The trillions of bacteria that colonize the gut play multiple roles in health and disease. Certain forms of gut bacteria promote diabetes, lead to weight gain, and also play an important part in heart disease. Postdoctoral Associate Dr. Ajit Vikram and Dr. Kaikobad Irani, Professor of Cardiovascular Medicine, have just published an article with Nature Communications, detailing a new mode of communication between bacteria in the gut and blood vessels. This communication leads to malfunction of blood vessels that can eventually precipitate plaque build-up and lead to heart disease.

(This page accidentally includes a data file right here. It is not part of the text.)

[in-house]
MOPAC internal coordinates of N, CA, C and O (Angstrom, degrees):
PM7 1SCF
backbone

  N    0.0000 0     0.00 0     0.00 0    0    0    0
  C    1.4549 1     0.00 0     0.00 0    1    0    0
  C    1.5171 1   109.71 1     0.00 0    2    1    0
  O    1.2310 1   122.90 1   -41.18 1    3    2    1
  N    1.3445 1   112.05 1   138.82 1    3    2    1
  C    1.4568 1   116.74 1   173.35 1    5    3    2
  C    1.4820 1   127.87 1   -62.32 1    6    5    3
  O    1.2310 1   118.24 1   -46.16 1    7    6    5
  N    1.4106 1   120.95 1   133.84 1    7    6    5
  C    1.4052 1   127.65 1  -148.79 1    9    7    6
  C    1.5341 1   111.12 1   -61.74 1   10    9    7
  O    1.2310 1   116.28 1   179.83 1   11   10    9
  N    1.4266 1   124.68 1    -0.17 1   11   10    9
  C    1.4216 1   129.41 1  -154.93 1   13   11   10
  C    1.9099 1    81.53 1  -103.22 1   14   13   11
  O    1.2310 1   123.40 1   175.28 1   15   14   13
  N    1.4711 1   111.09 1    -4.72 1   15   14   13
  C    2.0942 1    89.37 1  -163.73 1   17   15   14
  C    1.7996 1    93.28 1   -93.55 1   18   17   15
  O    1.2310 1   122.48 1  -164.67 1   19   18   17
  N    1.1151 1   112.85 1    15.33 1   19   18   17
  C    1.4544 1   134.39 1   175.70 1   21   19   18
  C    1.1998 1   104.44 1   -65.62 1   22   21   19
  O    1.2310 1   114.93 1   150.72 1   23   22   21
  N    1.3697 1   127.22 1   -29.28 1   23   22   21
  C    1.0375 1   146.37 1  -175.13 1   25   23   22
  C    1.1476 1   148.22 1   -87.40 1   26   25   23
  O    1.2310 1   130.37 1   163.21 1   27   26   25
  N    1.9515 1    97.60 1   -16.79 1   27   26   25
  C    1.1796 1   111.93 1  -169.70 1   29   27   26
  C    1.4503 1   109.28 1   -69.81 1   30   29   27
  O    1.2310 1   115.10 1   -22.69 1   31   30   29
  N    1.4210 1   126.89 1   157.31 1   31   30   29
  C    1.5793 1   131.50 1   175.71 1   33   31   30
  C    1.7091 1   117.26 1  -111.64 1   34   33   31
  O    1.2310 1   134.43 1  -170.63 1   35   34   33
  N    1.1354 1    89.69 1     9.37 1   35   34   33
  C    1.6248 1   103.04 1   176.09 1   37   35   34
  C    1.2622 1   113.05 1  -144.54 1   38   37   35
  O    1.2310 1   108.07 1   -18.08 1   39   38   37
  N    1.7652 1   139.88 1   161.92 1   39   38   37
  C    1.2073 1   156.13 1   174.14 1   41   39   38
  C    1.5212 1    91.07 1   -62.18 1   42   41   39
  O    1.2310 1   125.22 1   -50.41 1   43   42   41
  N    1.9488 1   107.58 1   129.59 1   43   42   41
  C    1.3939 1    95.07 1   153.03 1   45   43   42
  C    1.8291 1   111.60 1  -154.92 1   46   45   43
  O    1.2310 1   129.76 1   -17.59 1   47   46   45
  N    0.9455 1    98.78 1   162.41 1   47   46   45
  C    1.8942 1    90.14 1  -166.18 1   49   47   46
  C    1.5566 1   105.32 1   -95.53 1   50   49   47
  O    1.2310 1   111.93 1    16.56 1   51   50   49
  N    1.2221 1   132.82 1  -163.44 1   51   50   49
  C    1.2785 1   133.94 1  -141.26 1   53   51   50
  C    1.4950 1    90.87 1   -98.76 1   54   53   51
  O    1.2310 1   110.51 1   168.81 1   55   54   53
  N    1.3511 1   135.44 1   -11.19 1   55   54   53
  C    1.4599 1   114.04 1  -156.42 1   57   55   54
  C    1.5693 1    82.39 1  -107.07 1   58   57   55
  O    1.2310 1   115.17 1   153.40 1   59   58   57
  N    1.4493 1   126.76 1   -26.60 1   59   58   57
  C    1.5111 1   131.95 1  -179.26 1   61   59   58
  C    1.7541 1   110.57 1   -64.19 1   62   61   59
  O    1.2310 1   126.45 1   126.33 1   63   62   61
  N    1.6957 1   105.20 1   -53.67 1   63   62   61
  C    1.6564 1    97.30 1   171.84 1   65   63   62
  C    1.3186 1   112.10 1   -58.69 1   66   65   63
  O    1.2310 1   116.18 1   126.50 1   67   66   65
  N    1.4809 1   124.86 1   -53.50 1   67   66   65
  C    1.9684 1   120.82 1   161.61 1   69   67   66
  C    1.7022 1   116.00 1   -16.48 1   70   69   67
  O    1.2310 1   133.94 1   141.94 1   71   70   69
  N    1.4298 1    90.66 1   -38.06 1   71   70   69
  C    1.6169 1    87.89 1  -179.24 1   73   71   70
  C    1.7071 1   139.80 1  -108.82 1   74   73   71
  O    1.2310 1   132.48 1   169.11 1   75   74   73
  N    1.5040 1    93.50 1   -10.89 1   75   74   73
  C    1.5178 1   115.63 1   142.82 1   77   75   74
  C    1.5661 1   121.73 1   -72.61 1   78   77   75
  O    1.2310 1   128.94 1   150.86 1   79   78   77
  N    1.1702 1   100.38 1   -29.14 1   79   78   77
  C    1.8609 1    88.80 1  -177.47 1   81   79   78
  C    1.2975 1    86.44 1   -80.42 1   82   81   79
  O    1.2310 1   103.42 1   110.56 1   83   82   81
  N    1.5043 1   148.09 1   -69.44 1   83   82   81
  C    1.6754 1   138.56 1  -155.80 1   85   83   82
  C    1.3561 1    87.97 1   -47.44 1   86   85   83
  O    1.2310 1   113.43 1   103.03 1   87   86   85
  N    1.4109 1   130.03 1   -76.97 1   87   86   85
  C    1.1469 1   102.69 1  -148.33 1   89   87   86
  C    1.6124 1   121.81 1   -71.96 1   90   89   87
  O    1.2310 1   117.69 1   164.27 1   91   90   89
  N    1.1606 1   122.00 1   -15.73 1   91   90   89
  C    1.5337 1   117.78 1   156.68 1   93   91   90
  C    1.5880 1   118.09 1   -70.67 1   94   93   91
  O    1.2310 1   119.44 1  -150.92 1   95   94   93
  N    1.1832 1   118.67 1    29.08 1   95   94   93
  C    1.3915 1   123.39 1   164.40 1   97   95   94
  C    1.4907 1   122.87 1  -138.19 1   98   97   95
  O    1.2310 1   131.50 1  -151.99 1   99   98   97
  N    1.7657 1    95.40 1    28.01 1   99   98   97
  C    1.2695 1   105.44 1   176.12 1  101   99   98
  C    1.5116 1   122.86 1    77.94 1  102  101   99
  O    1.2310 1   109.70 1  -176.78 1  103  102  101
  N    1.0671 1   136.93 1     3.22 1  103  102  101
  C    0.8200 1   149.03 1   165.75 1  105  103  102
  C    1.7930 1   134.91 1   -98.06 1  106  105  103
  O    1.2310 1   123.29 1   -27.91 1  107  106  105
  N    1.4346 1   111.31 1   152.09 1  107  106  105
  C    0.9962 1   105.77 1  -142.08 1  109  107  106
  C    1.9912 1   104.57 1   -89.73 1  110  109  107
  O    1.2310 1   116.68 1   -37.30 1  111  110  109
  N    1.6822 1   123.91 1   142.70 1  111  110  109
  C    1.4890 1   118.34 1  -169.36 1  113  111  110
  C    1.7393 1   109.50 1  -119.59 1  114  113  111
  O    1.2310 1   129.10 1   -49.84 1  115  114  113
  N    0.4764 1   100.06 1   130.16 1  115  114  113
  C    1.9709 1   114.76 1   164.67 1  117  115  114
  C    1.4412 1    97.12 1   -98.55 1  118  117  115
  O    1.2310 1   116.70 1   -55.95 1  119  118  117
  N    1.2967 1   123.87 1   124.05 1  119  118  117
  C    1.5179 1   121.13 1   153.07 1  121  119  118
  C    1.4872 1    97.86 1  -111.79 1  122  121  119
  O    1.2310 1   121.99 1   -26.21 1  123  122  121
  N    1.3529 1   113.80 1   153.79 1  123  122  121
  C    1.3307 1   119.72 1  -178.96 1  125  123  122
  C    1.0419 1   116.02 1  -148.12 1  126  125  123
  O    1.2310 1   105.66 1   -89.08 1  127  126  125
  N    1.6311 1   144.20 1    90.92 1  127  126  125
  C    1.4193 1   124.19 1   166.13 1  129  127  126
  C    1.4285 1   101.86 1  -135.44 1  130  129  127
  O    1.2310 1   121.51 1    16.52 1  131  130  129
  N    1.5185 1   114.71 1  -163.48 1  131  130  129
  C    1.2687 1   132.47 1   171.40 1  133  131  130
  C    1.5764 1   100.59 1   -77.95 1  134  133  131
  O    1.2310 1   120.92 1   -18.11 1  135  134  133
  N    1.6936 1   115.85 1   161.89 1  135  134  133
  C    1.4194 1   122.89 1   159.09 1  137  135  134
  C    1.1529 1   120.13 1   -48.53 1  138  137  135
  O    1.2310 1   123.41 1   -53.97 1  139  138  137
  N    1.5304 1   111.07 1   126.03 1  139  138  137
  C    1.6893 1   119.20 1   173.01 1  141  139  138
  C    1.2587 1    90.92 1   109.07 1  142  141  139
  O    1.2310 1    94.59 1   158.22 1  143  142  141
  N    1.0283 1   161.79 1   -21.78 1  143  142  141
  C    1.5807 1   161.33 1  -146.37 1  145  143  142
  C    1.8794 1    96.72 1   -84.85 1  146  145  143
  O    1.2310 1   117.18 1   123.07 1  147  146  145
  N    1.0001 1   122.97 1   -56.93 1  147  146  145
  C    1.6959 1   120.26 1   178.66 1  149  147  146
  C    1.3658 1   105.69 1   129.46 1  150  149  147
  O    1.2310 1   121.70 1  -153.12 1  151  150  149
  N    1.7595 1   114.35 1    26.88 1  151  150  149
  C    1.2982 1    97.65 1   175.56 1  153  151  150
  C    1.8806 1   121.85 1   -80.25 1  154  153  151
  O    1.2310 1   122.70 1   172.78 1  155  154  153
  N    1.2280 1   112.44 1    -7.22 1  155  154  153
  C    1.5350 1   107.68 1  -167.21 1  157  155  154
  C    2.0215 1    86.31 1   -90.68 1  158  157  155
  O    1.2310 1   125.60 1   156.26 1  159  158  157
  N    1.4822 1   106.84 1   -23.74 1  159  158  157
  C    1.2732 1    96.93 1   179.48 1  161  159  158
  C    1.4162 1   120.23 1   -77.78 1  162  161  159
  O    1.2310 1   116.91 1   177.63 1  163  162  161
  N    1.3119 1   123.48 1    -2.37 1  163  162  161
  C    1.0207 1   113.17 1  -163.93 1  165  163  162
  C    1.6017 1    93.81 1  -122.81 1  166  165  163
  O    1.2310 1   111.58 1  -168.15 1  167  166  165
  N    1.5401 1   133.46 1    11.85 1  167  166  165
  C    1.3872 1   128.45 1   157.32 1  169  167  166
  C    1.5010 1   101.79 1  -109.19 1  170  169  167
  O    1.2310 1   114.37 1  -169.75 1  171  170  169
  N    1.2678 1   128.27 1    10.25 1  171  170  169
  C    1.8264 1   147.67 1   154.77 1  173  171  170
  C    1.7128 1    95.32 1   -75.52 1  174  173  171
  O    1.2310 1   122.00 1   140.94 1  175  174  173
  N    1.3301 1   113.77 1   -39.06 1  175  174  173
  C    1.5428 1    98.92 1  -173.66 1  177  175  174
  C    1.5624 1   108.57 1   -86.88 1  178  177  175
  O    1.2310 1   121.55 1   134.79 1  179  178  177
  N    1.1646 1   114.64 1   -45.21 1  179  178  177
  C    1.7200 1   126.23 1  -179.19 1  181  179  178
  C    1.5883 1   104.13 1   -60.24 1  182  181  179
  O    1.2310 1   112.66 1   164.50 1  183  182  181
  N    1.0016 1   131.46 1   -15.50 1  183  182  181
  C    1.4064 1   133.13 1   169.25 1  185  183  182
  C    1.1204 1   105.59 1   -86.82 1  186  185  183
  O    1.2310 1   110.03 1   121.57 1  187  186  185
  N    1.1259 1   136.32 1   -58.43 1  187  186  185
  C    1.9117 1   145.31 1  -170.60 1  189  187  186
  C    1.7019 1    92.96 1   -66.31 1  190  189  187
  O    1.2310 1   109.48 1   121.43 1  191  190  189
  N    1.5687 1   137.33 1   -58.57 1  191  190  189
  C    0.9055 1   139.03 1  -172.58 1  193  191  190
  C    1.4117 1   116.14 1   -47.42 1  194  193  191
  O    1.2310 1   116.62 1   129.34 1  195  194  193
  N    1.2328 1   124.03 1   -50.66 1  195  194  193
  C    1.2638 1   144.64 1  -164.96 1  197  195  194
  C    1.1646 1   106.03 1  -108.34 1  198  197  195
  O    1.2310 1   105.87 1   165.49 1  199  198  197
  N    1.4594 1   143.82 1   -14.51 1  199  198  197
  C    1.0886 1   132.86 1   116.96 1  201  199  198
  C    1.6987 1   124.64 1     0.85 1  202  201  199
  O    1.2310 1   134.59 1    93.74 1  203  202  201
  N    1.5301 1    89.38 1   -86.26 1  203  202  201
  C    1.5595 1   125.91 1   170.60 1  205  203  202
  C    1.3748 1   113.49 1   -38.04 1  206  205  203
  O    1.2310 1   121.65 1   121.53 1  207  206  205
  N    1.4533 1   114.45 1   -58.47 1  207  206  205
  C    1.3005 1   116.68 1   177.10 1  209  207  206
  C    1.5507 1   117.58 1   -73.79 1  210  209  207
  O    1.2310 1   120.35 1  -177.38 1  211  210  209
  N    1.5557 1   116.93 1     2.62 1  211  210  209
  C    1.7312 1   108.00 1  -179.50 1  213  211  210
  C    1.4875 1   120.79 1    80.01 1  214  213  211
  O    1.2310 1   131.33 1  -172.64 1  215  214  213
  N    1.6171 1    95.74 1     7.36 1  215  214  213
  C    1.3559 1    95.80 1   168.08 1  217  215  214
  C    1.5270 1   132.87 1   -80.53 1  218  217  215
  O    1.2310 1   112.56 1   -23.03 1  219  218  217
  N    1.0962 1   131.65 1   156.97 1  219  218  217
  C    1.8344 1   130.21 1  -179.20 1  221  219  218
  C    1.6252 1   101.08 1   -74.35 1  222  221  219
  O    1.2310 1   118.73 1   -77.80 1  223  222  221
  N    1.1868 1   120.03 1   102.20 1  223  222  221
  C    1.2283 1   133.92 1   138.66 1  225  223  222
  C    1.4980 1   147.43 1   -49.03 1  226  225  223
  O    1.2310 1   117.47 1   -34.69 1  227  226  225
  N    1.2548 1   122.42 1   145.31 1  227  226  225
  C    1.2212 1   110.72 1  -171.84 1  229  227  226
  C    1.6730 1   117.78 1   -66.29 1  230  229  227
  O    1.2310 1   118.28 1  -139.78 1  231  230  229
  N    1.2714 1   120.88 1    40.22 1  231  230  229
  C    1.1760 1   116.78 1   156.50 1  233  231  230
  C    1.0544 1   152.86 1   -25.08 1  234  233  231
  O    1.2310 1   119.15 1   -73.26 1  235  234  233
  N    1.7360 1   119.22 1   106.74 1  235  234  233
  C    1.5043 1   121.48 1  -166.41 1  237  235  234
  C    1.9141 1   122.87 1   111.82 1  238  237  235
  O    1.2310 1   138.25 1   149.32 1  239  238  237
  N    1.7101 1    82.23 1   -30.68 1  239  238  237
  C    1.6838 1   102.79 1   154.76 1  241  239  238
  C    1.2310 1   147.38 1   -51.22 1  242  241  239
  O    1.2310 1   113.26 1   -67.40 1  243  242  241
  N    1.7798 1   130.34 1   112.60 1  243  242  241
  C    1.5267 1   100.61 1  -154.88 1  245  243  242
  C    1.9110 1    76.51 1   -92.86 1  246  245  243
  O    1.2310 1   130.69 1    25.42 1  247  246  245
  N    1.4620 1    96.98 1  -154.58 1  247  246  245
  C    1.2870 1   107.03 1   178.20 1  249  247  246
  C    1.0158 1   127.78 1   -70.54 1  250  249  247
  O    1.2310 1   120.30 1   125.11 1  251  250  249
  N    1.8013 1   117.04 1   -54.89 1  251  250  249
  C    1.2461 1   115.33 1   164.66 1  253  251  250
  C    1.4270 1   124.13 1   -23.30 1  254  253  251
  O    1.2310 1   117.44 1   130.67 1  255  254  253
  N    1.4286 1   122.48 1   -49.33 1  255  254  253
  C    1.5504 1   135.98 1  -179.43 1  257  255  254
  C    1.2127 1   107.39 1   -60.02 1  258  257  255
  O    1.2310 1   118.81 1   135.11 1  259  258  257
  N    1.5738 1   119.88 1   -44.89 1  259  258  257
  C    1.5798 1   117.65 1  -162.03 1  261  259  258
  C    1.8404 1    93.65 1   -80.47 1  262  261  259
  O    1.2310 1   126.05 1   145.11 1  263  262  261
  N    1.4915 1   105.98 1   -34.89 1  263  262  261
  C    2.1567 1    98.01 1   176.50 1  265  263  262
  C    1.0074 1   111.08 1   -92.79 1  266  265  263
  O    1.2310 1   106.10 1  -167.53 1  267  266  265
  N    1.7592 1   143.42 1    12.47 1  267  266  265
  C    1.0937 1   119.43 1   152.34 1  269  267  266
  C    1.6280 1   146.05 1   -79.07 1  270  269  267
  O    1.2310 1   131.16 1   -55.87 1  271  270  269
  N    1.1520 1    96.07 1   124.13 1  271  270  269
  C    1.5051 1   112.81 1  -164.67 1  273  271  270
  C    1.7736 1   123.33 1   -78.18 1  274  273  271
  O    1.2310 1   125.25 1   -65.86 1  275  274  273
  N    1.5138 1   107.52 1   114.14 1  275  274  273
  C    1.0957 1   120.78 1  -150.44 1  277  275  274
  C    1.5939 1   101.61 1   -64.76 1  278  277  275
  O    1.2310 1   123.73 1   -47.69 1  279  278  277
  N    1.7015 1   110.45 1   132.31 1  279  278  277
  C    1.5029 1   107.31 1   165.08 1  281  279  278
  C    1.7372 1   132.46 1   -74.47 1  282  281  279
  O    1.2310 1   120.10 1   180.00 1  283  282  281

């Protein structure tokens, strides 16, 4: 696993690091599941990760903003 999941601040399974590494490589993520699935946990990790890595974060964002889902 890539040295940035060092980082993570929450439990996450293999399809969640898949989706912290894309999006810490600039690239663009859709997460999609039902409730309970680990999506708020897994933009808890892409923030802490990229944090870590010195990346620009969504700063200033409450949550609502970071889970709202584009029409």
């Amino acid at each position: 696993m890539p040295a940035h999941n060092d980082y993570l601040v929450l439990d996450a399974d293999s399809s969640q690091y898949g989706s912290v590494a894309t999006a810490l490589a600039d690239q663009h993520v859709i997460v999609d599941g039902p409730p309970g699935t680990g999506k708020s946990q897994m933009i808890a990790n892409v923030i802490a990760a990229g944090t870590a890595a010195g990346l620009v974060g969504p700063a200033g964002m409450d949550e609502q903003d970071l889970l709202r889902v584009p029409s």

The gut bacteria signal through the blood stream to change expression of a class of small RNAs, or microRNAs, in the wall of the blood vessel. These microRNAs then target genes that maintain vascular health. Thus, this remote yet intricate communication between the gut and blood vessels impairs normal and healthy functioning of these vessels.
Drs. Vikram and Irani’s article was published this week and is available here.
For more information about this and other research in the Irani Laboratory, please check out their website here.
[…] recent publications caught my attention earlier this month. Working in the lab of Dr. Kaiko Irani, Dr. Ajit Vikram published an article in Nature Communications detailing a mode of communication between bacteria in the gut and blood […]